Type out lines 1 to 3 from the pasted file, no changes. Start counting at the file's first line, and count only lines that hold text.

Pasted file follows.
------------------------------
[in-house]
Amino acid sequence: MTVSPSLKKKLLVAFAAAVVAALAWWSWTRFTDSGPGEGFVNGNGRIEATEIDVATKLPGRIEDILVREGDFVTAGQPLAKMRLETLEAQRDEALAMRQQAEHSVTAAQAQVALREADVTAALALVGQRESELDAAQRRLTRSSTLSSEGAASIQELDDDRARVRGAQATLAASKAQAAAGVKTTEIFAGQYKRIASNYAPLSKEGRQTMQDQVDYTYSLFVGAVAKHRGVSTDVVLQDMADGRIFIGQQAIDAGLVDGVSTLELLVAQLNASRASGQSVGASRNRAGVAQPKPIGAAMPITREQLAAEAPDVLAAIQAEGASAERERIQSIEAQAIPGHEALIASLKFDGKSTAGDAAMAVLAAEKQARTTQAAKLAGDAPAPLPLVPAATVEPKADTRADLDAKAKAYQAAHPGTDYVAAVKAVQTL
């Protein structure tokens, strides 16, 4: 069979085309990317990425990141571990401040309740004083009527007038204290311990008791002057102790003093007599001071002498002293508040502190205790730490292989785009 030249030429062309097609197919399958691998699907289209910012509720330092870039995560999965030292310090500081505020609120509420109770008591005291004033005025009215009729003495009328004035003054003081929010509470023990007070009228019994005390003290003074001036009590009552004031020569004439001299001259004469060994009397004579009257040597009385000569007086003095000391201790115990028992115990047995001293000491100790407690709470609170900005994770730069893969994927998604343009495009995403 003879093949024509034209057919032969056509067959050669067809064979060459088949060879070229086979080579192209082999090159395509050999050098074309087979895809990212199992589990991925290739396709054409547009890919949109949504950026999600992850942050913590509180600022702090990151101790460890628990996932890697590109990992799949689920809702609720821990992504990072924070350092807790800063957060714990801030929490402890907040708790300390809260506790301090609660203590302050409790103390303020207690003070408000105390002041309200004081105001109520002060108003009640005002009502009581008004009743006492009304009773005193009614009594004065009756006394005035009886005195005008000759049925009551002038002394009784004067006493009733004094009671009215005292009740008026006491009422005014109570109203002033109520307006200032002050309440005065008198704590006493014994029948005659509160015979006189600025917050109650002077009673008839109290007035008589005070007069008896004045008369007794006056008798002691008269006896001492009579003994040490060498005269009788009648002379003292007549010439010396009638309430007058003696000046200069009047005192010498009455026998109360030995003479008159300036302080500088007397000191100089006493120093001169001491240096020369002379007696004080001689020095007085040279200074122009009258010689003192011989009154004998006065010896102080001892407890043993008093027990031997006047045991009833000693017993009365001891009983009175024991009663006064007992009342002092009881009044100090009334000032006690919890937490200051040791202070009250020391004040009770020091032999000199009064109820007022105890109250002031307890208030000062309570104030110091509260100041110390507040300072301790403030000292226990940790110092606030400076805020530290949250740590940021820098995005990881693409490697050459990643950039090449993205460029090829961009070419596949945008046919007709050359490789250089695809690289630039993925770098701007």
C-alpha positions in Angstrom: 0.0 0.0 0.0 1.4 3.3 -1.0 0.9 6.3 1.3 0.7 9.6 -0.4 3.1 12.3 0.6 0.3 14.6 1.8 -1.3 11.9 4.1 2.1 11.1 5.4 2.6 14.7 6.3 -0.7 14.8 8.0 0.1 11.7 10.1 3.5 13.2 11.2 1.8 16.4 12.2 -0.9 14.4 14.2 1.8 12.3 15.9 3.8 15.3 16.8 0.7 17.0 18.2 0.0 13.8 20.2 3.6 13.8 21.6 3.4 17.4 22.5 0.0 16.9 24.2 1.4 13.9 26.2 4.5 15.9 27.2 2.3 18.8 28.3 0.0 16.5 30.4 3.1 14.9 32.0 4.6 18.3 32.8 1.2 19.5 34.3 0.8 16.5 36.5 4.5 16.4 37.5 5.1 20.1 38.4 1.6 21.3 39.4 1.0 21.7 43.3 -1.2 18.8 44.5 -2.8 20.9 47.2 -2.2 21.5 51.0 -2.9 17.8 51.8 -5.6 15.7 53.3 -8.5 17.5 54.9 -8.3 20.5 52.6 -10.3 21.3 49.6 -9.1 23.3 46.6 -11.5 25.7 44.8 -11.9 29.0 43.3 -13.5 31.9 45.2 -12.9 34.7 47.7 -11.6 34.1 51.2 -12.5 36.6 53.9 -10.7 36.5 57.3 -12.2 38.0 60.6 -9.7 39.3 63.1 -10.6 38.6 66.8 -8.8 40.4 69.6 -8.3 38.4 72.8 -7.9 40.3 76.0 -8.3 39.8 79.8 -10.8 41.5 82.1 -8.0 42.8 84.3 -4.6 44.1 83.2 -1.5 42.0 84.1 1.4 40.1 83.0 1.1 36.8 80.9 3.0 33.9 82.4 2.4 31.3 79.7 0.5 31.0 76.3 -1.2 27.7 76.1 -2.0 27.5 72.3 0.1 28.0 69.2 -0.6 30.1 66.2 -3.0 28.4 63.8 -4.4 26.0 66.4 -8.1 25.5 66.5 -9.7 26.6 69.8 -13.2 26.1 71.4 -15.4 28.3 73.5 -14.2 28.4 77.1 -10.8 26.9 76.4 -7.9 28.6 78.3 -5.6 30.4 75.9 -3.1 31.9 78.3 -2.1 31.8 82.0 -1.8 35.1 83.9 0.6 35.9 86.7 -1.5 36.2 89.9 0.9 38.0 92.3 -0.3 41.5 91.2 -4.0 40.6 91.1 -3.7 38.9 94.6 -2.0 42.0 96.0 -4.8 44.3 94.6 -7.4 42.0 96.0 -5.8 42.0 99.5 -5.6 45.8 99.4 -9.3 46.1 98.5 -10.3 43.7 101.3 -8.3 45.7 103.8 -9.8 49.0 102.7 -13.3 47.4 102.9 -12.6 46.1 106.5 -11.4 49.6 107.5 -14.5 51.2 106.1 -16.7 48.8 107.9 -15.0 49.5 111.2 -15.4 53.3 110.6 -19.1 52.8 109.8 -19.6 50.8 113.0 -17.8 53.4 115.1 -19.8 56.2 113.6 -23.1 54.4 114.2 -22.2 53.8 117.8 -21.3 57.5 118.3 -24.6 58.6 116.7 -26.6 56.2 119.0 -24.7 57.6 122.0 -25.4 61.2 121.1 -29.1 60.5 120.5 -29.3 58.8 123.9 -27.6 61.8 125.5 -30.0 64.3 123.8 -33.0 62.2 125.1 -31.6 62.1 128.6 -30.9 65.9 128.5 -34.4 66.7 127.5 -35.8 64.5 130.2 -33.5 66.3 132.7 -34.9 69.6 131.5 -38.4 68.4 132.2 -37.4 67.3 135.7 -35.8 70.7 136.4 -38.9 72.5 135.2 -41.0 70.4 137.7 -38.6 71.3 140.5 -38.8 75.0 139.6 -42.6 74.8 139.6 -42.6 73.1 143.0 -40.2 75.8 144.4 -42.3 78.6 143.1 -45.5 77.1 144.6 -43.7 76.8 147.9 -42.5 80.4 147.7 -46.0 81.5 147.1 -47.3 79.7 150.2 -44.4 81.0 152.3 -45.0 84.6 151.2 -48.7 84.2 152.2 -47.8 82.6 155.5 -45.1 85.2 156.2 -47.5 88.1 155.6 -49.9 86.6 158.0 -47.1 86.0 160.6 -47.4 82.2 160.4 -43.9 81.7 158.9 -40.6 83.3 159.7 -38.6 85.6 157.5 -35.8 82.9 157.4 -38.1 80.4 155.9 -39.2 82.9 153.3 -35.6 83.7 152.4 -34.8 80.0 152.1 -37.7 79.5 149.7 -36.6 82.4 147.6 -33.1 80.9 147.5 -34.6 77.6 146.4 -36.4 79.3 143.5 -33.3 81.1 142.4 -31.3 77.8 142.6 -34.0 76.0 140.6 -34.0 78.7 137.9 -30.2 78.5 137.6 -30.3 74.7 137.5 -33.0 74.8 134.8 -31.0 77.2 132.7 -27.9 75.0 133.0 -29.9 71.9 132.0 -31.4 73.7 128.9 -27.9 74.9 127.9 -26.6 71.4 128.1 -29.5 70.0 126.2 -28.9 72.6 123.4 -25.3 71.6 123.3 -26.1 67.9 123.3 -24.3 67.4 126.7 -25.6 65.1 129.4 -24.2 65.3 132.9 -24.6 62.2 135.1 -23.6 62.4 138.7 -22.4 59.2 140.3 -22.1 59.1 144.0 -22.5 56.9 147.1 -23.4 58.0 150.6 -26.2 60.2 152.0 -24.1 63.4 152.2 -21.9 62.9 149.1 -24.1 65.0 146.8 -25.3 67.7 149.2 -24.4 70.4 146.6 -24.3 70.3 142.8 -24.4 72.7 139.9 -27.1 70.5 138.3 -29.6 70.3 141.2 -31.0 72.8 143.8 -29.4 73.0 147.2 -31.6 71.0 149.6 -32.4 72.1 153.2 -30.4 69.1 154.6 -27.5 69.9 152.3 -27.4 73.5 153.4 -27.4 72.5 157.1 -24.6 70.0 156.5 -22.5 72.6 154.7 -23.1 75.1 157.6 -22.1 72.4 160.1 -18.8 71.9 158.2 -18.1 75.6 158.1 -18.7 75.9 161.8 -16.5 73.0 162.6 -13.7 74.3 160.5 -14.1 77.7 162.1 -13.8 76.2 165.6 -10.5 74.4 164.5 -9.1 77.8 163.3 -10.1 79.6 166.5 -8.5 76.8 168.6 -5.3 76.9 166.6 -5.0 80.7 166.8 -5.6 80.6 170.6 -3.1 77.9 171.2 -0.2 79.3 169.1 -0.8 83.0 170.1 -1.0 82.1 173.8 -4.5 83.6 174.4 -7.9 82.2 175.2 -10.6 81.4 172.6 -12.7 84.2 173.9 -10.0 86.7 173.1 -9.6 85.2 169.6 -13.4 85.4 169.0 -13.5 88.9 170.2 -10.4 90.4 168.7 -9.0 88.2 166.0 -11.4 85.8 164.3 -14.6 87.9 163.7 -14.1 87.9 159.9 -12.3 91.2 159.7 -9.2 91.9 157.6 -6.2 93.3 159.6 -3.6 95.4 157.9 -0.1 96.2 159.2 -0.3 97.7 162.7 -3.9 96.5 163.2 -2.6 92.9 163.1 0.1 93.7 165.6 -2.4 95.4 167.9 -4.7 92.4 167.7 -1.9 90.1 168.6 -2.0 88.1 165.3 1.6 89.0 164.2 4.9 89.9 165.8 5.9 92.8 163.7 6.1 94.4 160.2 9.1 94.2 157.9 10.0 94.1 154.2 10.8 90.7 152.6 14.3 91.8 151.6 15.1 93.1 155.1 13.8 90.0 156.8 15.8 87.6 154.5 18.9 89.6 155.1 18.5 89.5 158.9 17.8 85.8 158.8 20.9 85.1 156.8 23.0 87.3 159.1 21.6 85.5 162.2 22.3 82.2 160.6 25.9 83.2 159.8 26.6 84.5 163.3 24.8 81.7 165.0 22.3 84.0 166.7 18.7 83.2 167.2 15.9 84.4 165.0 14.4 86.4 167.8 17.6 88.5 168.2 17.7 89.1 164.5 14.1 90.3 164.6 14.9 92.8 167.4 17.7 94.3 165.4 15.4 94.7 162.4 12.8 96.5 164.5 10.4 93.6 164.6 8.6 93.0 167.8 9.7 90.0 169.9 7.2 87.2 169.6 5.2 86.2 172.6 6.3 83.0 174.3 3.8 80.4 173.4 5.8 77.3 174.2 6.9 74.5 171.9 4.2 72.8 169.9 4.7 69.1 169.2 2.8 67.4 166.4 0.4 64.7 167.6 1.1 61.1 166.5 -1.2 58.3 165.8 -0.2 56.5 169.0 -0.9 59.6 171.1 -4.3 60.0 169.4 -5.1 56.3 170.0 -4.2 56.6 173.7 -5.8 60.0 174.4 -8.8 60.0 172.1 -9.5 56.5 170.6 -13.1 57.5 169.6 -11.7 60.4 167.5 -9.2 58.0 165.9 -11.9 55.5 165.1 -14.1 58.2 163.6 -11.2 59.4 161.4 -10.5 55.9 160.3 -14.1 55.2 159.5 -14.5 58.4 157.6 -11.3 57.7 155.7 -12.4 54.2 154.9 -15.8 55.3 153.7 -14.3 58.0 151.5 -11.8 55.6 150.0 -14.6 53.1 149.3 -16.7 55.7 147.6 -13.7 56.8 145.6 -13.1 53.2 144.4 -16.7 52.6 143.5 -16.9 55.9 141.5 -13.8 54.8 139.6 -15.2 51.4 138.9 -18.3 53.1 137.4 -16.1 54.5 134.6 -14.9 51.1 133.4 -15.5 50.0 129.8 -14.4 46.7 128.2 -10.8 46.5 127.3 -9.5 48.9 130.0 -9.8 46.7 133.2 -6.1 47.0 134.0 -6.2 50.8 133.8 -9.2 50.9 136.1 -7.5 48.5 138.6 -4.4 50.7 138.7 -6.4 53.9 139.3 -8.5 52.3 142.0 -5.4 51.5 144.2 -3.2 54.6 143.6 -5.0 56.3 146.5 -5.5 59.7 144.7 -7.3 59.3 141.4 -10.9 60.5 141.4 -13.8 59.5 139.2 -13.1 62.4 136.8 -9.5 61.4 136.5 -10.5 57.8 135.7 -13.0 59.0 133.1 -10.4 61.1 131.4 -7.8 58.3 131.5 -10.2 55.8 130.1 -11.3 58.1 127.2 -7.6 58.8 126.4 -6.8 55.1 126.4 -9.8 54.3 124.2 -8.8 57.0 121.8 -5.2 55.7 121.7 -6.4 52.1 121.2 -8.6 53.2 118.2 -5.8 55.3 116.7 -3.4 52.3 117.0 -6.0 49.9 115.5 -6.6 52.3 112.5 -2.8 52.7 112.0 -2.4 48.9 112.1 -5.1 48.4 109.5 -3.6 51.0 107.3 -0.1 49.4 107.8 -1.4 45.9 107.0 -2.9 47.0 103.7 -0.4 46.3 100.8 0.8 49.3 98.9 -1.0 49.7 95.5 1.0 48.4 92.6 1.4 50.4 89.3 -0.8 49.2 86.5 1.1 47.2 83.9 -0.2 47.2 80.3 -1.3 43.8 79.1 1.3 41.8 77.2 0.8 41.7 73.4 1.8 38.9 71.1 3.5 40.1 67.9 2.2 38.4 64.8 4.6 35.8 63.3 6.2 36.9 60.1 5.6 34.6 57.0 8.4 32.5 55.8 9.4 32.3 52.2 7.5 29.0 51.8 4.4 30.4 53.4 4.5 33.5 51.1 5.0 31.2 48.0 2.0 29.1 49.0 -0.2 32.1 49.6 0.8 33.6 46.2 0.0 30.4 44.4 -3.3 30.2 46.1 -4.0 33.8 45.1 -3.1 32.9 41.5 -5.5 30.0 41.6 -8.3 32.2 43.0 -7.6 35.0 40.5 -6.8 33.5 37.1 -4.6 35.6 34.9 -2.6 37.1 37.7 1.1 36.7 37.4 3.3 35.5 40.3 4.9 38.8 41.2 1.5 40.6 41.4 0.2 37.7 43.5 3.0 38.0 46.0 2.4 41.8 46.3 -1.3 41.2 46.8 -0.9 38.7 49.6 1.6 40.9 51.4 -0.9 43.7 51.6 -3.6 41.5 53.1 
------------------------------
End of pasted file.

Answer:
[in-house]
Amino acid sequence: MTVSPSLKKKLLVAFAAAVVAALAWWSWTRFTDSGPGEGFVNGNGRIEATEIDVATKLPGRIEDILVREGDFVTAGQPLAKMRLETLEAQRDEALAMRQQAEHSVTAAQAQVALREADVTAALALVGQRESELDAAQRRLTRSSTLSSEGAASIQELDDDRARVRGAQATLAASKAQAAAGVKTTEIFAGQYKRIASNYAPLSKEGRQTMQDQVDYTYSLFVGAVAKHRGVSTDVVLQDMADGRIFIGQQAIDAGLVDGVSTLELLVAQLNASRASGQSVGASRNRAGVAQPKPIGAAMPITREQLAAEAPDVLAAIQAEGASAERERIQSIEAQAIPGHEALIASLKFDGKSTAGDAAMAVLAAEKQARTTQAAKLAGDAPAPLPLVPAATVEPKADTRADLDAKAKAYQAAHPGTDYVAAVKAVQTL
């Protein structure tokens, strides 16, 4: 069979085309990317990425990141571990401040309740004083009527007038204290311990008791002057102790003093007599001071002498002293508040502190205790730490292989785009 030249030429062309097609197919399958691998699907289209910012509720330092870039995560999965030292310090500081505020609120509420109770008591005291004033005025009215009729003495009328004035003054003081929010509470023990007070009228019994005390003290003074001036009590009552004031020569004439001299001259004469060994009397004579009257040597009385000569007086003095000391201790115990028992115990047995001293000491100790407690709470609170900005994770730069893969994927998604343009495009995403 003879093949024509034209057919032969056509067959050669067809064979060459088949060879070229086979080579192209082999090159395509050999050098074309087979895809990212199992589990991925290739396709054409547009890919949109949504950026999600992850942050913590509180600022702090990151101790460890628990996932890697590109990992799949689920809702609720821990992504990072924070350092807790800063957060714990801030929490402890907040708790300390809260506790301090609660203590302050409790103390303020207690003070408000105390002041309200004081105001109520002060108003009640005002009502009581008004009743006492009304009773005193009614009594004065009756006394005035009886005195005008000759049925009551002038002394009784004067006493009733004094009671009215005292009740008026006491009422005014109570109203002033109520307006200032002050309440005065008198704590006493014994029948005659509160015979006189600025917050109650002077009673008839109290007035008589005070007069008896004045008369007794006056008798002691008269006896001492009579003994040490060498005269009788009648002379003292007549010439010396009638309430007058003696000046200069009047005192010498009455026998109360030995003479008159300036302080500088007397000191100089006493120093001169001491240096020369002379007696004080001689020095007085040279200074122009009258010689003192011989009154004998006065010896102080001892407890043993008093027990031997006047045991009833000693017993009365001891009983009175024991009663006064007992009342002092009881009044100090009334000032006690919890937490200051040791202070009250020391004040009770020091032999000199009064109820007022105890109250002031307890208030000062309570104030110091509260100041110390507040300072301790403030000292226990940790110092606030400076805020530290949250740590940021820098995005990881693409490697050459990643950039090449993205460029090829961009070419596949945008046919007709050359490789250089695809690289630039993925770098701007």